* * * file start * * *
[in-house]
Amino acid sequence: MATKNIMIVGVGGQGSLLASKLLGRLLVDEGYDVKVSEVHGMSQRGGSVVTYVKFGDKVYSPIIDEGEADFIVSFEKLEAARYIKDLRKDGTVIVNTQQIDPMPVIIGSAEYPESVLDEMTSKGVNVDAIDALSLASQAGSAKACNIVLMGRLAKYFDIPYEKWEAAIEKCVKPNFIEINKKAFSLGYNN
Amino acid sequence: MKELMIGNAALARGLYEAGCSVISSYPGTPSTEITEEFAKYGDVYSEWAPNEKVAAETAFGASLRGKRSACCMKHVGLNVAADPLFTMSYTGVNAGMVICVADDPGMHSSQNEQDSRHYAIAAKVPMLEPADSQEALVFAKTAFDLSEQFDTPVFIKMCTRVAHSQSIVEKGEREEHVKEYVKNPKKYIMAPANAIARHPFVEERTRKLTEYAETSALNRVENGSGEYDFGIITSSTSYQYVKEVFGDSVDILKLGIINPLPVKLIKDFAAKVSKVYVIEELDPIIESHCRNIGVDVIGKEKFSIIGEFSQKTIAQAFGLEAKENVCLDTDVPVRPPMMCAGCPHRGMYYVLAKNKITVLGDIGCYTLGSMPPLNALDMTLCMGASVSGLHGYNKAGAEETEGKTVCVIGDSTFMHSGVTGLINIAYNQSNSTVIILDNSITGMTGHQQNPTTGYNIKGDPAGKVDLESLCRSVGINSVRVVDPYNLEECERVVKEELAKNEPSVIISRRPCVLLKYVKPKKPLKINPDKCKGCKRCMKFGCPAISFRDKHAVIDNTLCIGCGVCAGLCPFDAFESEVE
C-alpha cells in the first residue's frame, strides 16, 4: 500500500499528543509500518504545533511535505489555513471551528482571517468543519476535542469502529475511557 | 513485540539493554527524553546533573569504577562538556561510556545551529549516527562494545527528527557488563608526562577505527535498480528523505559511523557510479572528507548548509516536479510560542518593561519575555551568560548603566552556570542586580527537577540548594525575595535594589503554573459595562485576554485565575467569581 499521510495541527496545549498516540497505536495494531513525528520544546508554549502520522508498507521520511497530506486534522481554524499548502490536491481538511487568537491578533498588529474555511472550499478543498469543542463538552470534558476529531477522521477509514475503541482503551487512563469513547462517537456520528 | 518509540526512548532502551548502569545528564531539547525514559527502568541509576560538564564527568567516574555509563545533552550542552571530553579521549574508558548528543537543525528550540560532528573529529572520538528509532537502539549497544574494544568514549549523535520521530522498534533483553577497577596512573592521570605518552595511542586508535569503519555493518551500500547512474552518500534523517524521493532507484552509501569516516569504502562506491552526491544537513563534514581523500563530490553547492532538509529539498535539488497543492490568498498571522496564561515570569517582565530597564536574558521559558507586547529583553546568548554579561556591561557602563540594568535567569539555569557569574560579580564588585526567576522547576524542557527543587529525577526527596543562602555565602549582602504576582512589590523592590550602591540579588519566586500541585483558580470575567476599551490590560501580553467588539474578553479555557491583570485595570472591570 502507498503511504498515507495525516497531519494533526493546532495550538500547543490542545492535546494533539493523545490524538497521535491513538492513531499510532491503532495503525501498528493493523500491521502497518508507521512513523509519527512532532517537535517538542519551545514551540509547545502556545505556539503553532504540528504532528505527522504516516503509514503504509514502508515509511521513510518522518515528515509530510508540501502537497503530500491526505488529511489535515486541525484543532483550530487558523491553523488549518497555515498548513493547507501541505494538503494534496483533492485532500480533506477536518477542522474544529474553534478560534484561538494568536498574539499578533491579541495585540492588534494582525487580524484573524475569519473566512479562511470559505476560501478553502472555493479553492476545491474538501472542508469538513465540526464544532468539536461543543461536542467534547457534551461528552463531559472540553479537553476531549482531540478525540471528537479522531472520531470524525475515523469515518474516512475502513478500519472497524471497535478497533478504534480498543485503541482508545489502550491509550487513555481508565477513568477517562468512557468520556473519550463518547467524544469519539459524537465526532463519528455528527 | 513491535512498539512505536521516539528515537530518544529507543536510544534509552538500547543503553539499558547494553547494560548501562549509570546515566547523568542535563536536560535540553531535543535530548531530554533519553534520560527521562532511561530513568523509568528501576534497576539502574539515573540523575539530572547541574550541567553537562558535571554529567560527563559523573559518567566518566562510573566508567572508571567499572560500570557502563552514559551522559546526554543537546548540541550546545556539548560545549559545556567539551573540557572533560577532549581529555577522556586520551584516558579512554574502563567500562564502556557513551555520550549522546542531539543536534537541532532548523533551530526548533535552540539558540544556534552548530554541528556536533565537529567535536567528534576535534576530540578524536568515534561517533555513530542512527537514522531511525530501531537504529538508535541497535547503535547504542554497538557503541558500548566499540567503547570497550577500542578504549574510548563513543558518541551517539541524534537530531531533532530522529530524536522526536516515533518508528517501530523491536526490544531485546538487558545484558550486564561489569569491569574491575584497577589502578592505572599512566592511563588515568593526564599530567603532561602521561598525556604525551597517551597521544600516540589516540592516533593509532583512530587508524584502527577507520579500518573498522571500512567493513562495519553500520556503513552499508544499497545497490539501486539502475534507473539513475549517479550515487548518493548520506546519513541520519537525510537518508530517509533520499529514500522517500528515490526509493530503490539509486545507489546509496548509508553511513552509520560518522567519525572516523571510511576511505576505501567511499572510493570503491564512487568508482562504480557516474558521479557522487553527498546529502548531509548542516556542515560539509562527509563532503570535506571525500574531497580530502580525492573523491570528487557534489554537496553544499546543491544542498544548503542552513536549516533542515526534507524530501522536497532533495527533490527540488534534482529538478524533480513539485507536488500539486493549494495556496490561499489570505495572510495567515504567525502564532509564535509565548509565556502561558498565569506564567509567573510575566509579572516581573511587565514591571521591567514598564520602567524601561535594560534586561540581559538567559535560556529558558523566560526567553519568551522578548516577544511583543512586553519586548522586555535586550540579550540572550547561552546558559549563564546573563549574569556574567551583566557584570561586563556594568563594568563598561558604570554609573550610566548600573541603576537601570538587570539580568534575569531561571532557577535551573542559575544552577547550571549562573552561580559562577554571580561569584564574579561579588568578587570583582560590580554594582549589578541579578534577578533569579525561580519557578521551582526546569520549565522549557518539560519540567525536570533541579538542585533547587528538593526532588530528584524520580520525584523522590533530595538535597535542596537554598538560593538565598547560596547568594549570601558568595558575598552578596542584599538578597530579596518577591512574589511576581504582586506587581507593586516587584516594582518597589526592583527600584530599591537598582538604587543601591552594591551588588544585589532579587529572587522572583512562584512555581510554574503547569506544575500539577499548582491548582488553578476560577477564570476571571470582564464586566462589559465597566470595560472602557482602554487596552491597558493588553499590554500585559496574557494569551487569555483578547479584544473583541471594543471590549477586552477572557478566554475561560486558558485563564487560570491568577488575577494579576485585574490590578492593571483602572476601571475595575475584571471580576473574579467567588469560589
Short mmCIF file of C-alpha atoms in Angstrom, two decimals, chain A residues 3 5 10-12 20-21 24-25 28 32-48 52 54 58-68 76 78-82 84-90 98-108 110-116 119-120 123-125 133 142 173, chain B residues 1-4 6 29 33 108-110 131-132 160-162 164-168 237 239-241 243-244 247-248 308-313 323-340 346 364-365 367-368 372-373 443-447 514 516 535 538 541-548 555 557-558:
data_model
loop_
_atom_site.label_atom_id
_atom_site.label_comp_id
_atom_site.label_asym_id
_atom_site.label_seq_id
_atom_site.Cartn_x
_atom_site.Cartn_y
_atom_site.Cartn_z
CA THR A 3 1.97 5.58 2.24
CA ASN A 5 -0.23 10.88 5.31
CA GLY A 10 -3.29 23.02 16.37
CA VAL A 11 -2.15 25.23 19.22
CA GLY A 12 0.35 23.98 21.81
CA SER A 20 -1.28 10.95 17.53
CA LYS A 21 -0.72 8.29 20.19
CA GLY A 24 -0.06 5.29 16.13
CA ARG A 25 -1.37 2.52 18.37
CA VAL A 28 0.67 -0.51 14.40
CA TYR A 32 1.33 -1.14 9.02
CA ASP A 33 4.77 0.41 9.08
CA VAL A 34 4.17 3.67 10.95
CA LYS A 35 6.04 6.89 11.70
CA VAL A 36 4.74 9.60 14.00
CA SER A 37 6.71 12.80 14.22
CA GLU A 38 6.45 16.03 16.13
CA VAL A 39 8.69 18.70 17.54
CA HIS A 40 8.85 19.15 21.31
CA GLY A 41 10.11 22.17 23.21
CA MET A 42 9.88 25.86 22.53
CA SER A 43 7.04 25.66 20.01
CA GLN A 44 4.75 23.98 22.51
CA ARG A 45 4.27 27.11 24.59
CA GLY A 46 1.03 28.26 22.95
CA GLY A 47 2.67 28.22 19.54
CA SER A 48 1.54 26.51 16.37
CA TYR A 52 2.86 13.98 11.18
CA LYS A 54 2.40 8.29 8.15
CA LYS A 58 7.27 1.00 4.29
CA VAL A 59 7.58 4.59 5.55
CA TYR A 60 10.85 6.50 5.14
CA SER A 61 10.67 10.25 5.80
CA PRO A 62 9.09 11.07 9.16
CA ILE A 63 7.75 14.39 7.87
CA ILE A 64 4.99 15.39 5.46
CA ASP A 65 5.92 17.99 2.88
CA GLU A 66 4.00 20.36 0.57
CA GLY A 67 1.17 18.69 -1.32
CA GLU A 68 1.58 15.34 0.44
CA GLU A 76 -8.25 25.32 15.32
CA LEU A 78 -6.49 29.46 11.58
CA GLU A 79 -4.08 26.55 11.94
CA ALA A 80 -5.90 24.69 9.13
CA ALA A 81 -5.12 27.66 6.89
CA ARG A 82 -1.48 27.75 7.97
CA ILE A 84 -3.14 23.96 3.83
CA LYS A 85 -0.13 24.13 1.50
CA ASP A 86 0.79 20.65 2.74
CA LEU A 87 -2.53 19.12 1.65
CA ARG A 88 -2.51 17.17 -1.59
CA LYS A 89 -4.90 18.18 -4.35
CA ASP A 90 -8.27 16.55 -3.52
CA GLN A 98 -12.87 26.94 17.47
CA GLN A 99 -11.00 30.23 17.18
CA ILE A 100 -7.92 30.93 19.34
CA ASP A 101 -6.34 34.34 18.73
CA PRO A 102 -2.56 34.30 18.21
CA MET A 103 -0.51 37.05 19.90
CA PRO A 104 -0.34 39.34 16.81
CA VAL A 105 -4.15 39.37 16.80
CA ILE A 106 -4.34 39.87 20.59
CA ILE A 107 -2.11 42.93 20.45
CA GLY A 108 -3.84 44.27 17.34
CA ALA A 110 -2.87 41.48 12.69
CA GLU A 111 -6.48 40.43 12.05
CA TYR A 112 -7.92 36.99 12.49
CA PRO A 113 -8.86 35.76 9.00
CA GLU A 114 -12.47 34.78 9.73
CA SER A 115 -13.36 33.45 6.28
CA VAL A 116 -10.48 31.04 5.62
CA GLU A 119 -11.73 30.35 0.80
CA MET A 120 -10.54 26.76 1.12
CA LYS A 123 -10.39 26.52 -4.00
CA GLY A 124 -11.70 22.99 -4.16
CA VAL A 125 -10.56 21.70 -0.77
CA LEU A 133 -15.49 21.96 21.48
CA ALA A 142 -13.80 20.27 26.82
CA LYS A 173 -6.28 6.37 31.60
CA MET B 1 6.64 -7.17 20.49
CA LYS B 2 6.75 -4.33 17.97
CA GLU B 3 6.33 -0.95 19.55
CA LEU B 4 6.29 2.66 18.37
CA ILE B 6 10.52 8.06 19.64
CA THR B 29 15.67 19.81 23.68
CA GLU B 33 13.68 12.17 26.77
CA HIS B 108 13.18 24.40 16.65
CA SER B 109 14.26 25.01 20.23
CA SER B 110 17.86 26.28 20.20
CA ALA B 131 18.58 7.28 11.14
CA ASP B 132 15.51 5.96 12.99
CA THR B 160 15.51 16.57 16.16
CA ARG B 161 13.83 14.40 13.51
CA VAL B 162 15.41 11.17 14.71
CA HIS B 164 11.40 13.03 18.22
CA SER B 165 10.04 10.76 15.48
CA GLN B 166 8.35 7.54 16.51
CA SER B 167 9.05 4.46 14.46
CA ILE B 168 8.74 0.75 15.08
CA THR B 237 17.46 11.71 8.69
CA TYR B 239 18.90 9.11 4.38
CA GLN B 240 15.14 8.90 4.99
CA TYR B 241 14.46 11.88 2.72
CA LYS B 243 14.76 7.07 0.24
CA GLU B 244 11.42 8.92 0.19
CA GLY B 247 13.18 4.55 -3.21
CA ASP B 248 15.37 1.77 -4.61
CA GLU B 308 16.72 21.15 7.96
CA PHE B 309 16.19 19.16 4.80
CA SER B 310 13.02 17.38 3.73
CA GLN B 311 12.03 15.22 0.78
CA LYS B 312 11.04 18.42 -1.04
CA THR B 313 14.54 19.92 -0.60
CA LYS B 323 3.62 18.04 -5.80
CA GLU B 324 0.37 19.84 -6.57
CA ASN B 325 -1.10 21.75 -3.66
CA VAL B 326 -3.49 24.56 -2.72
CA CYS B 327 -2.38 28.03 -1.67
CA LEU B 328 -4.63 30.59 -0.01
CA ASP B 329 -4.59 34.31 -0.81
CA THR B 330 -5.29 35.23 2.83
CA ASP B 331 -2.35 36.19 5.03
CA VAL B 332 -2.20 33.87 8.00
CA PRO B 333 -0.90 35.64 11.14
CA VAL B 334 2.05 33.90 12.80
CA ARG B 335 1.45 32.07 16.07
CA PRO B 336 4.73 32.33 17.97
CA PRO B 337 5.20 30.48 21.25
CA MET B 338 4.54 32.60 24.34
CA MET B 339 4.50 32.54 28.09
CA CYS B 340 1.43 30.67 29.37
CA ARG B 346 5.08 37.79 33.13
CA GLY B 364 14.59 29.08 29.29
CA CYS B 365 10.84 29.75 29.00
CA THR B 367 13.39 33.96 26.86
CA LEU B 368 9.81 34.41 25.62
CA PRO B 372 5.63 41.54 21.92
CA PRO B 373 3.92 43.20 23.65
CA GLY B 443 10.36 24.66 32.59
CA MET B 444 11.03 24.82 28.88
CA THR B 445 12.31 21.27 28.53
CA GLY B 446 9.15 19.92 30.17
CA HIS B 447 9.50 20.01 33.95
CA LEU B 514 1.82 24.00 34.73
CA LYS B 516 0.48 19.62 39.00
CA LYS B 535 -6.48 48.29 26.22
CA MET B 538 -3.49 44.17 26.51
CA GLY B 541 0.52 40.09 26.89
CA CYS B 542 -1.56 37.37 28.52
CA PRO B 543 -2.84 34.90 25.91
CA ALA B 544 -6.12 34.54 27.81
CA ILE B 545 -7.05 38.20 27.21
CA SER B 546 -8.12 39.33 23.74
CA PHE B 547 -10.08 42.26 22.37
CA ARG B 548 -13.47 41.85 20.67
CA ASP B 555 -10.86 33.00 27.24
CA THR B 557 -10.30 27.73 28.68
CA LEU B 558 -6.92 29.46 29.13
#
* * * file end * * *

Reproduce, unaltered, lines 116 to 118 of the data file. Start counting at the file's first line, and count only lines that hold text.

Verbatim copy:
CA GLN B 240 15.14 8.90 4.99
CA TYR B 241 14.46 11.88 2.72
CA LYS B 243 14.76 7.07 0.24